This week many investors waited in anticipation for the outcome of yesterday’s vote in the United Kingdom. The question to be answered was “Should the United Kingdom leave the European Union?” The consensus view was that those voting “Remain” would outpoll those favoring “Leave.” Markets rallied as the vote approached; the S&P 500 closed within 1% of its all-time high on Thursday. But, as we have said in the past, “Forecasting is too hard, especially in the short-term.”
This morning, U.S. investors awoke to the surprising news that the UK’s citizens answered “yes” or in favor of “Brexit” by a 52% to 48% vote. An outcome that was once viewed as unlikely, if not impossible, became reality. The world’s investors reacted swiftly. In England, the benchmark FTSE has declined about 3%, and the pound traded at its lowest levels relative to the dollar since 1985. Germany’s benchmark DAX is roughly 7% lower. In the U.S., the S&P 500 is down around 3%.
Those market participants with a short-term focus are “heading for the hills” in the face of the market and political uncertainty. In our view, speculating on or reacting to what might happen is pure folly. We do not yet know the timing of Brexit or the details of how it will take place. Assuming Parliament votes to enforce this referendum (it could ignore the vote and “Remain”), Britain will have two years from that time to negotiate its withdrawal. In light of the uncertainty, there is little reason to act rashly to the “Leave” vote.
For the markets, we expect that the movements in the days ahead will be more extreme than we have seen over the past few months. In fact, it seems probable that on Friday, the S&P 500 will suffer its first decline of more than 1% in 55 days. It is likely to be the first of many more volatile trading sessions for the market.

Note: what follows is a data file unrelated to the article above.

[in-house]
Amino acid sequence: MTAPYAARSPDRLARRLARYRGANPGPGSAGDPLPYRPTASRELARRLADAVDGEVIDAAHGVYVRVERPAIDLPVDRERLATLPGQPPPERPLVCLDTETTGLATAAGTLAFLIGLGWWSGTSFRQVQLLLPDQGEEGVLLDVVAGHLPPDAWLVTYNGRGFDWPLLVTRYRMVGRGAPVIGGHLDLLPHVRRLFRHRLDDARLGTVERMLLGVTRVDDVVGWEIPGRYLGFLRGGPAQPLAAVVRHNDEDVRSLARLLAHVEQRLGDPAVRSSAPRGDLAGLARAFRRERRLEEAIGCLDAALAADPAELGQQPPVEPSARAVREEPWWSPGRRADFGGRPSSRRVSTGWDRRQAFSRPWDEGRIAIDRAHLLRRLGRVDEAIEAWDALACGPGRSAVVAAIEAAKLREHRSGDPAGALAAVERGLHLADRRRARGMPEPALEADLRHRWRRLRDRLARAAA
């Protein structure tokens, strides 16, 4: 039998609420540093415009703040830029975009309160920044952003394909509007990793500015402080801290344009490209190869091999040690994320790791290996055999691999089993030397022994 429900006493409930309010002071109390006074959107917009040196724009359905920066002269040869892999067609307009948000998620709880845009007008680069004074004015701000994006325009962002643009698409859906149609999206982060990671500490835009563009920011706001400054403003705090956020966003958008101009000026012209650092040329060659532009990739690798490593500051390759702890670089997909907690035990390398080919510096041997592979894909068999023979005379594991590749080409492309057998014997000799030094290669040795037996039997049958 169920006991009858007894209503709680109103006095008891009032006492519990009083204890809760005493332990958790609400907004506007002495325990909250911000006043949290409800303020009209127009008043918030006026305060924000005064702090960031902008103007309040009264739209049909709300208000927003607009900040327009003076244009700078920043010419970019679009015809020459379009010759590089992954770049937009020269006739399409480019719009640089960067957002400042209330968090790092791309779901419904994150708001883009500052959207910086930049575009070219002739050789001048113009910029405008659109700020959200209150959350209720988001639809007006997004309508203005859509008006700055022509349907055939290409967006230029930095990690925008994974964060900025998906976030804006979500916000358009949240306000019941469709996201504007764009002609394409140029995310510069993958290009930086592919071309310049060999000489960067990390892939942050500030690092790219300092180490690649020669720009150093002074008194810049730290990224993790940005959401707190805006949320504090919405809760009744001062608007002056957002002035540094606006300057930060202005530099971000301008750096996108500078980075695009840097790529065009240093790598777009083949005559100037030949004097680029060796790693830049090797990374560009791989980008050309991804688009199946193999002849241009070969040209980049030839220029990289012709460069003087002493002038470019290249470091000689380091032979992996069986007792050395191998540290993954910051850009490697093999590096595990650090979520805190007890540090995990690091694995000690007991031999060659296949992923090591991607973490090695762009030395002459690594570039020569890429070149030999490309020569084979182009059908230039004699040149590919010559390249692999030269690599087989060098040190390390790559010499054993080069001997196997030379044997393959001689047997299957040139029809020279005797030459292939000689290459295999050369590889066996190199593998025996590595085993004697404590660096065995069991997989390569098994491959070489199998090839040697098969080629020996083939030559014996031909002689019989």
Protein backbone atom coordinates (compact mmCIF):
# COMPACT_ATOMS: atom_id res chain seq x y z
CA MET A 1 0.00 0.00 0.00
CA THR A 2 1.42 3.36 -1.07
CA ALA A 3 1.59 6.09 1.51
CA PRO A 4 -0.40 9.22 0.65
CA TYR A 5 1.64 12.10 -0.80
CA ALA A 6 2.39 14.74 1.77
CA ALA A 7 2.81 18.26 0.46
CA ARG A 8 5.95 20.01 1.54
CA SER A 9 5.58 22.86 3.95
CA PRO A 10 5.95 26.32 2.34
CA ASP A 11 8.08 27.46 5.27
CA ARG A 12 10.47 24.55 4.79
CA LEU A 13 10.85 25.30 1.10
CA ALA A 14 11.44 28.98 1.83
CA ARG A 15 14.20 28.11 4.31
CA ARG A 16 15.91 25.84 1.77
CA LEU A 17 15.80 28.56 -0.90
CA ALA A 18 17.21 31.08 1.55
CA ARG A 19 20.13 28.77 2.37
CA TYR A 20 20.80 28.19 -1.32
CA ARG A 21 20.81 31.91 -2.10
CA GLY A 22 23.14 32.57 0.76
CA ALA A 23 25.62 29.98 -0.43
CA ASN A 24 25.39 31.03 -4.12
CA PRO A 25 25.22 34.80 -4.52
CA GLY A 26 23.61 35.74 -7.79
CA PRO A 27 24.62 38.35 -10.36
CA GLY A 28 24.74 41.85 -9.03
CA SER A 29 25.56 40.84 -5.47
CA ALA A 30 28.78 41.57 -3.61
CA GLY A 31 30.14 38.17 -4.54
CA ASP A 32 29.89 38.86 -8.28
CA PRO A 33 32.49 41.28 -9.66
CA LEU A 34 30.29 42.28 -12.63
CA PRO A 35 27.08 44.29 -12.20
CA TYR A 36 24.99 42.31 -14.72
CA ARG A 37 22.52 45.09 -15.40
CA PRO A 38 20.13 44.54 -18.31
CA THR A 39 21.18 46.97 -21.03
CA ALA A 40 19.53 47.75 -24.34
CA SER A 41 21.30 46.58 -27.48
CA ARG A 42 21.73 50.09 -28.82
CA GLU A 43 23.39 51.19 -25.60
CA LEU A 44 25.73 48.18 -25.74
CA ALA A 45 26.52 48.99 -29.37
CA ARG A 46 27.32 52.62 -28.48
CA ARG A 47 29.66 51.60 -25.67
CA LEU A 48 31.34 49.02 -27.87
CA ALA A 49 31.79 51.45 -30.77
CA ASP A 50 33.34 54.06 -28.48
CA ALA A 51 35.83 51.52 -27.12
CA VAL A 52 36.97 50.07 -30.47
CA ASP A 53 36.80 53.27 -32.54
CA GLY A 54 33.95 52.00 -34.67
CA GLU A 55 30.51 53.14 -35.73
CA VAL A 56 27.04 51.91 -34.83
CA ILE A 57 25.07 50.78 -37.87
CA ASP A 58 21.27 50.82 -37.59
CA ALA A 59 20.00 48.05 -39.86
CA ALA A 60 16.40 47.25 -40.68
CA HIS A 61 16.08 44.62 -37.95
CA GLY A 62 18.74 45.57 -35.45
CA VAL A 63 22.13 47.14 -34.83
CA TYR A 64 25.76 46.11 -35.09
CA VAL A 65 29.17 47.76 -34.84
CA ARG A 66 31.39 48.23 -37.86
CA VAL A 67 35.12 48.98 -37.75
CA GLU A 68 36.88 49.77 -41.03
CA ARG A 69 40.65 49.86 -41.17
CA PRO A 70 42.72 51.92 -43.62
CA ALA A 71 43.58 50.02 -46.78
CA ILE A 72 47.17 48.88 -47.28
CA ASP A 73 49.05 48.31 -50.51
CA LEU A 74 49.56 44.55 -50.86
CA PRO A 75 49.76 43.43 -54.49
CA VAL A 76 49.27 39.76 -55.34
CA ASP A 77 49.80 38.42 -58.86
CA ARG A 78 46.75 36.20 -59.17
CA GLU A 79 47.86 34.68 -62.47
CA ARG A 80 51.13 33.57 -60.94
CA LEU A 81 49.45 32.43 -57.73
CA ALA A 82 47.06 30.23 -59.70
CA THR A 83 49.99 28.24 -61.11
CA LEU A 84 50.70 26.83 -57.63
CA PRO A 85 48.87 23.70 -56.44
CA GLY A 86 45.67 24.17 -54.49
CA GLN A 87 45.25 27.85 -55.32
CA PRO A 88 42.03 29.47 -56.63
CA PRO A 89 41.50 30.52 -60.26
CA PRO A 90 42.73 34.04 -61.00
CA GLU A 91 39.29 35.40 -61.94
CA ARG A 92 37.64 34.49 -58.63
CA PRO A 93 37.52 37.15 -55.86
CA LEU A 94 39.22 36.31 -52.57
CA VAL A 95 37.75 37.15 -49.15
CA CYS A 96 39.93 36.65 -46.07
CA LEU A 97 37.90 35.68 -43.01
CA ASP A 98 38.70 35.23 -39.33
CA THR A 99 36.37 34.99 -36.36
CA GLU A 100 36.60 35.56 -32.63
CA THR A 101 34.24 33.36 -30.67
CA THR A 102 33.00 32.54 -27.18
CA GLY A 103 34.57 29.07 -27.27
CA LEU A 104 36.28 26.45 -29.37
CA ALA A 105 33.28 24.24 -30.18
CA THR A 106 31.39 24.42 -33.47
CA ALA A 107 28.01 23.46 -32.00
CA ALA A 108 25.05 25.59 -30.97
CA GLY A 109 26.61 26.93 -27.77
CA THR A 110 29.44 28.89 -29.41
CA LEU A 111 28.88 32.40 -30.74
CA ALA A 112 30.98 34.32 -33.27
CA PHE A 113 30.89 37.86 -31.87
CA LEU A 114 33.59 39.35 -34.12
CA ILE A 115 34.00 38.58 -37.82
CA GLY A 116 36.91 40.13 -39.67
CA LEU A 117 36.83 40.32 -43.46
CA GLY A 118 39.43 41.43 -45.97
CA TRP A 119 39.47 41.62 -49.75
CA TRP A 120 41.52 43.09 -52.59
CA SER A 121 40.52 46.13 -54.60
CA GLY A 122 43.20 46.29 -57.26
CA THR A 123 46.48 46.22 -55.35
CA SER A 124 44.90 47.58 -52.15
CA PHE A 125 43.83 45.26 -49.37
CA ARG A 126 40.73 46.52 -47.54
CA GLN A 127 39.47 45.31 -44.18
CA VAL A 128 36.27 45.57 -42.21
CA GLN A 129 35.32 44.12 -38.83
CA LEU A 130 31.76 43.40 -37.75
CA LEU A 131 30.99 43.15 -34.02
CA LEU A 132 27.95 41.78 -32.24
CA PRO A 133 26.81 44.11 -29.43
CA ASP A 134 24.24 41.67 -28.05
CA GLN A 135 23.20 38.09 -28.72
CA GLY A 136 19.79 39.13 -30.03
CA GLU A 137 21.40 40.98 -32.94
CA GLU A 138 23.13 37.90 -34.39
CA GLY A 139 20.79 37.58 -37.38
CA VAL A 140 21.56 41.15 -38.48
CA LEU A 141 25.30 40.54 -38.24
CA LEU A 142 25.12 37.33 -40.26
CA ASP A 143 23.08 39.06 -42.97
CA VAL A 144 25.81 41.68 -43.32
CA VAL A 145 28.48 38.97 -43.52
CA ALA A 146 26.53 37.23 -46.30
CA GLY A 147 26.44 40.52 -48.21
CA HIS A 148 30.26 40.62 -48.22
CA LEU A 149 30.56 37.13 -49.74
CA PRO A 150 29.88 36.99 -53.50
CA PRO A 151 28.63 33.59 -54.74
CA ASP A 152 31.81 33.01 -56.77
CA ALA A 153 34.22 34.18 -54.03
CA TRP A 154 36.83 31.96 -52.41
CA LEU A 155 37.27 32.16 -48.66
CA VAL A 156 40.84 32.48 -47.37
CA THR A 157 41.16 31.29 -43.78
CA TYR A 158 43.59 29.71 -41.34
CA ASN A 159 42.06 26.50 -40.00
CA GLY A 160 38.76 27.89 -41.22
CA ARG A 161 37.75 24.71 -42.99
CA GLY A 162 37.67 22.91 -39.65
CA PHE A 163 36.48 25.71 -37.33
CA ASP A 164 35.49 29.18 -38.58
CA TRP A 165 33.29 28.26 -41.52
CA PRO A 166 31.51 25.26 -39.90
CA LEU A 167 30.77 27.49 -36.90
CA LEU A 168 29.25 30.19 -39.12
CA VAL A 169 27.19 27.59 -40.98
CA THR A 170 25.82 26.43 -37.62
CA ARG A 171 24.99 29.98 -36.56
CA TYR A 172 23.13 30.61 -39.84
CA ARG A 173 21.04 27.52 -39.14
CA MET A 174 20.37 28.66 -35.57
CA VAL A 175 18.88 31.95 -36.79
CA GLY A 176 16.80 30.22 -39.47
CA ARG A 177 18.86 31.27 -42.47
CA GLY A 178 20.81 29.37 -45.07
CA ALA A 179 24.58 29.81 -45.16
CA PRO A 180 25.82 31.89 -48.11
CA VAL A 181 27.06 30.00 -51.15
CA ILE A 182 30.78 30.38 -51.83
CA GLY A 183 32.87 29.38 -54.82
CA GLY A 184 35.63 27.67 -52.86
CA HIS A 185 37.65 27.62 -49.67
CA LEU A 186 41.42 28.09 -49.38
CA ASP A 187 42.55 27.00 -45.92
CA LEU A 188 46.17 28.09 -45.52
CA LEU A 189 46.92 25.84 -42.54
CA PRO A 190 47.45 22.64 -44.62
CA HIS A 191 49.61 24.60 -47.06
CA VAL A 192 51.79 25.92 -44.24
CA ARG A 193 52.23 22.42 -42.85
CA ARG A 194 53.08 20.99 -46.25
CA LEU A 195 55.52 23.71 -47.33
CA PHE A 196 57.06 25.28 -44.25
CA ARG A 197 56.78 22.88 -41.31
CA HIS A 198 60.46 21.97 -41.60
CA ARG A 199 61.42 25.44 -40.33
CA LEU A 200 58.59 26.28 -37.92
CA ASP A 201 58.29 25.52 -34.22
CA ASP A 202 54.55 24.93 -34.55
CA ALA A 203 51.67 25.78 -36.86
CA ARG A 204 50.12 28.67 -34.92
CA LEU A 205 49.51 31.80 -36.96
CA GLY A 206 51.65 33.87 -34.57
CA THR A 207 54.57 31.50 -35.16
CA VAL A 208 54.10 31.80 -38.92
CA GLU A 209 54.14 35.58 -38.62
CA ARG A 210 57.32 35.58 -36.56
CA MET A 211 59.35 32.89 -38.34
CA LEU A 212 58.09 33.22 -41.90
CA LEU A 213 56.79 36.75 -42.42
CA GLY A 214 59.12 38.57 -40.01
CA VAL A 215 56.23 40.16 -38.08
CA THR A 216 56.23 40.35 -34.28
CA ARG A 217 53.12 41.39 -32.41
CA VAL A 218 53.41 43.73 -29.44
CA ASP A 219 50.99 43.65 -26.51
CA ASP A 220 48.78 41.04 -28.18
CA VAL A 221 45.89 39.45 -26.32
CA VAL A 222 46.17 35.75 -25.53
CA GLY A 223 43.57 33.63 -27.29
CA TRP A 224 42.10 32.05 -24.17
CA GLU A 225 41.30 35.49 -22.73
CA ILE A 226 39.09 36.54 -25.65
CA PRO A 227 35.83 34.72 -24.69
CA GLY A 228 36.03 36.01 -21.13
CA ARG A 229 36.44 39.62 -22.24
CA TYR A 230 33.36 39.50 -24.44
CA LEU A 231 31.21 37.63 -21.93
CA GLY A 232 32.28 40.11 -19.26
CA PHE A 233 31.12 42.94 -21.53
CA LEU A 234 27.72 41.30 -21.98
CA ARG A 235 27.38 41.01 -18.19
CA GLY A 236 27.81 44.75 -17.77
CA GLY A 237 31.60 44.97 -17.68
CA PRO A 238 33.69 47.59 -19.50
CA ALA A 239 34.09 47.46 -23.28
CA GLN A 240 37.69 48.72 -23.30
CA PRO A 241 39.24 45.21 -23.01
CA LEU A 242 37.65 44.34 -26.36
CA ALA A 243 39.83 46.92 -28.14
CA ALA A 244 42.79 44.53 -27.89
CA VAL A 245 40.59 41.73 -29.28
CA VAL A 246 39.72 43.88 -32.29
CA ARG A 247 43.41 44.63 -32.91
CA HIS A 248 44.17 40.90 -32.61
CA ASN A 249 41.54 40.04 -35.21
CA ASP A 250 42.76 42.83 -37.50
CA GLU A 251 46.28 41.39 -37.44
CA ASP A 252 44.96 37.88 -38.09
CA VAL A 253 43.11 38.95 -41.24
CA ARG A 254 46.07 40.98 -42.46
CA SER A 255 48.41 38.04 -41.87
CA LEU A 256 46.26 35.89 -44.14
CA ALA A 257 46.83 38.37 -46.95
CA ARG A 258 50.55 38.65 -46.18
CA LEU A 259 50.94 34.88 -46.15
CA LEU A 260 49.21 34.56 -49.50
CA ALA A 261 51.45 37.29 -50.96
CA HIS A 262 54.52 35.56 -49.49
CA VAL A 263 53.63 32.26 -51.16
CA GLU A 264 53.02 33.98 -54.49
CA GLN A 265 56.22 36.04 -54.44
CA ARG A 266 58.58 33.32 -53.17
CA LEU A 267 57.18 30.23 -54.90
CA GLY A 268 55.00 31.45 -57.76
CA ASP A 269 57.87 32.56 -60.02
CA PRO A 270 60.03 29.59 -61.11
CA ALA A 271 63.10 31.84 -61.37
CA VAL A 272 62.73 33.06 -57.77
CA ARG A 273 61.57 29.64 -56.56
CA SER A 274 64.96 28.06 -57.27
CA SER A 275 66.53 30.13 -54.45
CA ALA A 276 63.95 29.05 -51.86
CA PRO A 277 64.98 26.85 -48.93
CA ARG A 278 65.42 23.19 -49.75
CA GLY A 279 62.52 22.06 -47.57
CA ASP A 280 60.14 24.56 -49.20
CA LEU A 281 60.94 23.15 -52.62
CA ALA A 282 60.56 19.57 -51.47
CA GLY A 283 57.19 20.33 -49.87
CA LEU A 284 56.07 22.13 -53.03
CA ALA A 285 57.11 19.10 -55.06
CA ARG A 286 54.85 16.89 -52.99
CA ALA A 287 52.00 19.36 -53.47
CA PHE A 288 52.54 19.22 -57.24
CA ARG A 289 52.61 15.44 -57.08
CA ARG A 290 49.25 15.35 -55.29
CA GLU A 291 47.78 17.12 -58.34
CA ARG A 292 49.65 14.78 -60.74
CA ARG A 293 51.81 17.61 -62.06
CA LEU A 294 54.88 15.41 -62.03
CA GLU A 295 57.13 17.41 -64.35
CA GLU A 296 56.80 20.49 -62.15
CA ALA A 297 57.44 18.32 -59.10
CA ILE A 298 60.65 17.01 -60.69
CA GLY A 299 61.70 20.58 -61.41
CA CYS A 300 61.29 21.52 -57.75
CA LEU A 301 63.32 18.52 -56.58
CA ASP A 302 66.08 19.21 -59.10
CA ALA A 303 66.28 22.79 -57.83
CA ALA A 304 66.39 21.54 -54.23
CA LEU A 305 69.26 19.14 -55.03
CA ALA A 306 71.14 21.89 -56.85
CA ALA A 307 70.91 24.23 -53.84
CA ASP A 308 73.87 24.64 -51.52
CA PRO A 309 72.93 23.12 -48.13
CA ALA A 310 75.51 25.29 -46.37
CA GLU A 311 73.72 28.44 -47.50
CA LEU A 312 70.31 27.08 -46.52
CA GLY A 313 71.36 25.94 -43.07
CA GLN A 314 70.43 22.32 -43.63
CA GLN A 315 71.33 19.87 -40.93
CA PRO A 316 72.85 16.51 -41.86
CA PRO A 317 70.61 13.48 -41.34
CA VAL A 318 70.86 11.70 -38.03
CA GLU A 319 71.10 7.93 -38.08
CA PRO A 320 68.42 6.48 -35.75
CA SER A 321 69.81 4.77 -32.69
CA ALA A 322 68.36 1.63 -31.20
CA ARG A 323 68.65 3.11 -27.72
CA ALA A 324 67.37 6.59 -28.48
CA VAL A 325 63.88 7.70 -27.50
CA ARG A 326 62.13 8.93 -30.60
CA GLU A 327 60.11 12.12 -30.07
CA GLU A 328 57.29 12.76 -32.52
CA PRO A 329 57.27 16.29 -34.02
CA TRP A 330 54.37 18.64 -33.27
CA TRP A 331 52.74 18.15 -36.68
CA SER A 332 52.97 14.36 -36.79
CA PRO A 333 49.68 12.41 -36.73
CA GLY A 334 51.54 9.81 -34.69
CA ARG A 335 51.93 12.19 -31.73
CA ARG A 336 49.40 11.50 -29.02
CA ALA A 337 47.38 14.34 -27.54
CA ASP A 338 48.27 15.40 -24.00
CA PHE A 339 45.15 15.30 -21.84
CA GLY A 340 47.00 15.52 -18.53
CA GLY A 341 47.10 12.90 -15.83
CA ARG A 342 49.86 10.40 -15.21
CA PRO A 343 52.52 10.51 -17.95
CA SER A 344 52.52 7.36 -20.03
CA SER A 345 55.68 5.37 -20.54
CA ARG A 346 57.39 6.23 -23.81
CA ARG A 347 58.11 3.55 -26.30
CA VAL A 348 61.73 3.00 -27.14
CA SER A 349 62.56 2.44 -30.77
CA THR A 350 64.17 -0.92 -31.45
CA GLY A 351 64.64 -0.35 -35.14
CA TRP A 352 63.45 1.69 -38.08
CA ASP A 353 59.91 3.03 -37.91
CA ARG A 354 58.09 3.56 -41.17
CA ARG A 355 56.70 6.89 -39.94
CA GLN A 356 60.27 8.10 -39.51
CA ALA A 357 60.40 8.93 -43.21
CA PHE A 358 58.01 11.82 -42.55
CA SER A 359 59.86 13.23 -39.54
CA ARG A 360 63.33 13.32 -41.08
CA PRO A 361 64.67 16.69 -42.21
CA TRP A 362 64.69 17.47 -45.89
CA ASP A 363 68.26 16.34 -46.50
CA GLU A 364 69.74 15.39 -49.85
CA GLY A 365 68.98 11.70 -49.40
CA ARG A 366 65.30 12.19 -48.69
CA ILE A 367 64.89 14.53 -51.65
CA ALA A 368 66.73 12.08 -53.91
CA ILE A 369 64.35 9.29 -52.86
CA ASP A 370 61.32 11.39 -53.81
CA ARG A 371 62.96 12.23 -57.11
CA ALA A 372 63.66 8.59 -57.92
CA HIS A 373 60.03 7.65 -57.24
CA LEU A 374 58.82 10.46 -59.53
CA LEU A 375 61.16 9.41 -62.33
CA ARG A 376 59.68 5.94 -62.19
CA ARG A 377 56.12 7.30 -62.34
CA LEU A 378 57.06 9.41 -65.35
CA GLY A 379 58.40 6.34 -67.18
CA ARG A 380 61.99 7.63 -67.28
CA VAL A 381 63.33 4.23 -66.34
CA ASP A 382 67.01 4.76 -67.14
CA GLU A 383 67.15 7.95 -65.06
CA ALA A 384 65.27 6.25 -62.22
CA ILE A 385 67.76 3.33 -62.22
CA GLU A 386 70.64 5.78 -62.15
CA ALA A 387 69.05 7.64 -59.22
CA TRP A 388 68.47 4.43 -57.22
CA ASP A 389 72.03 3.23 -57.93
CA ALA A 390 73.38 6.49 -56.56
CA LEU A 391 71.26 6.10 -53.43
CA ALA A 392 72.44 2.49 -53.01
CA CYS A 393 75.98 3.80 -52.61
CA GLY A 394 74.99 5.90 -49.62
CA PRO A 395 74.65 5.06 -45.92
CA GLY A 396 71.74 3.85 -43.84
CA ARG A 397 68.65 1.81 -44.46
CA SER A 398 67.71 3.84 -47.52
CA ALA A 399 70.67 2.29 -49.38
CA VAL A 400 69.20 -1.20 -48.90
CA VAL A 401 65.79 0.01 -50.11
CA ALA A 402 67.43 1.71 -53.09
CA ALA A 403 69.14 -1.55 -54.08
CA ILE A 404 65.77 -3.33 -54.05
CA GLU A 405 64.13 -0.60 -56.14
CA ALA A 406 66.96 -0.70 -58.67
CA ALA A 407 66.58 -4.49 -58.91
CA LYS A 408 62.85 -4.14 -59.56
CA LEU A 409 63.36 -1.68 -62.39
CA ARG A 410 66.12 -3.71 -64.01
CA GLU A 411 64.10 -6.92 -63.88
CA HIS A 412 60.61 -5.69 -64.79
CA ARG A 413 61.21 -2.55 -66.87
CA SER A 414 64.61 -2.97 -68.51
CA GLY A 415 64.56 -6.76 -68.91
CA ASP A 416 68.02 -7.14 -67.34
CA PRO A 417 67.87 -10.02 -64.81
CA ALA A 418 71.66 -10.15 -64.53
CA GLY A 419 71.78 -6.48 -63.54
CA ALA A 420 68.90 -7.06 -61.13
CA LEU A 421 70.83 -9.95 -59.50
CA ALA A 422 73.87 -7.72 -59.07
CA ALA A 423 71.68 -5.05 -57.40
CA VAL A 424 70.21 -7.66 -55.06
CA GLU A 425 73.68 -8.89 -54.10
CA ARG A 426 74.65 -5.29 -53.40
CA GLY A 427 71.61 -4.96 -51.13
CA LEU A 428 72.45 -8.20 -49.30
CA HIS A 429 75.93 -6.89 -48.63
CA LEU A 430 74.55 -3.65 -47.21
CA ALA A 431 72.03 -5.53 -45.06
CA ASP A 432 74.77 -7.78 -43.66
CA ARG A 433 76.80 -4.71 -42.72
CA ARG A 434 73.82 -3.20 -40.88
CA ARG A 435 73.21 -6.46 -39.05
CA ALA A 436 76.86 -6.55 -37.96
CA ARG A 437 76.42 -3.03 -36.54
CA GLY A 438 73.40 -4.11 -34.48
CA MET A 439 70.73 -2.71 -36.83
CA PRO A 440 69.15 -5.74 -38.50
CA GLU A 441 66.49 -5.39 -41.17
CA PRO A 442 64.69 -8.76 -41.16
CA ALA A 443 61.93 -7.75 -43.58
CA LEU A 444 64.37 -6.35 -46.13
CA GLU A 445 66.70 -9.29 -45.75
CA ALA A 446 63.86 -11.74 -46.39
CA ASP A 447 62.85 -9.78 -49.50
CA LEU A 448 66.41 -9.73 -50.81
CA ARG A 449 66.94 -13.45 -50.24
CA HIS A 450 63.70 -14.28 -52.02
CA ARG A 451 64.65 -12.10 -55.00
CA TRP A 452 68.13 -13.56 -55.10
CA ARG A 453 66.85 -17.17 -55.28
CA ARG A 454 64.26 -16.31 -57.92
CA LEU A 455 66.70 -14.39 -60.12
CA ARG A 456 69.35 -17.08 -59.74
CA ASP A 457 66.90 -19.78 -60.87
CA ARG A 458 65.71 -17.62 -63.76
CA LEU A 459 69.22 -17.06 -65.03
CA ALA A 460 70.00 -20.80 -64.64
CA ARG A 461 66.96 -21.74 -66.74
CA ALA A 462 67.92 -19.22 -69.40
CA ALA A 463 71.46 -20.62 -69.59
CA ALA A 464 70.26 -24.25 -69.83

There have been some that have speculated this could be a second “Lehman moment.” We disagree. The 2008 market collapse was the result of failures in the financial system and the end of a housing market bubble. What happened in 2008 was much more impactful to the global economy than Brexit.
At least in the medium term, the effect on the U.K. economy is likely to be negative. We expect market volatility in the U.K., as well as the EU as a whole, to increase. For what it is worth, mainstream economists forecast a 3%-7% negative long-term impact on U.K. gross domestic product.
While the rest of Europe will likely be hurt by Brexit, the near-term influences on the U.S. economy should be moderate at most. According to FactSet, companies listed on the S&P 500 derive 2.9% of their sales from Britain and 11.5% from all of Europe.
In the U.S., the likelihood of another Fed rate increase this year appears to have decreased. The yield on 10-year treasuries has fallen – it is currently 1.58%. Thirty-year treasuries are presently yielding a little more than 2.4%, which is only slightly higher than the S&P 500’s current yield of roughly 2.25%. This implies greater relative value in equities for investors. As long as the U.S. economy remains relatively stable, high-dividend paying stocks should continue to be a source of current income for investors.
Long-term investors should not let their emotions get the best of them. Overreacting to the latest news is not a beneficial approach. Markets can and will swing wildly in reaction to events such as Brexit. Retirement plans represent investments for the long haul, so it is unlikely that significant changes to portfolios are needed even in the turbulent market.
For long-term investors, times like these can represent an opportunity to add value. Some stocks are likely to fall more in reaction to the news than is truly justified. At BWFA, we are paying close attention to what is happening in the markets. We do not profess to have a crystal ball telling us what Brexit will bring. We do believe that the type of well-managed companies in which we seek to invest will be able to navigate these uncertain waters. We remain poised to take advantage of whatever opportunities the market may present.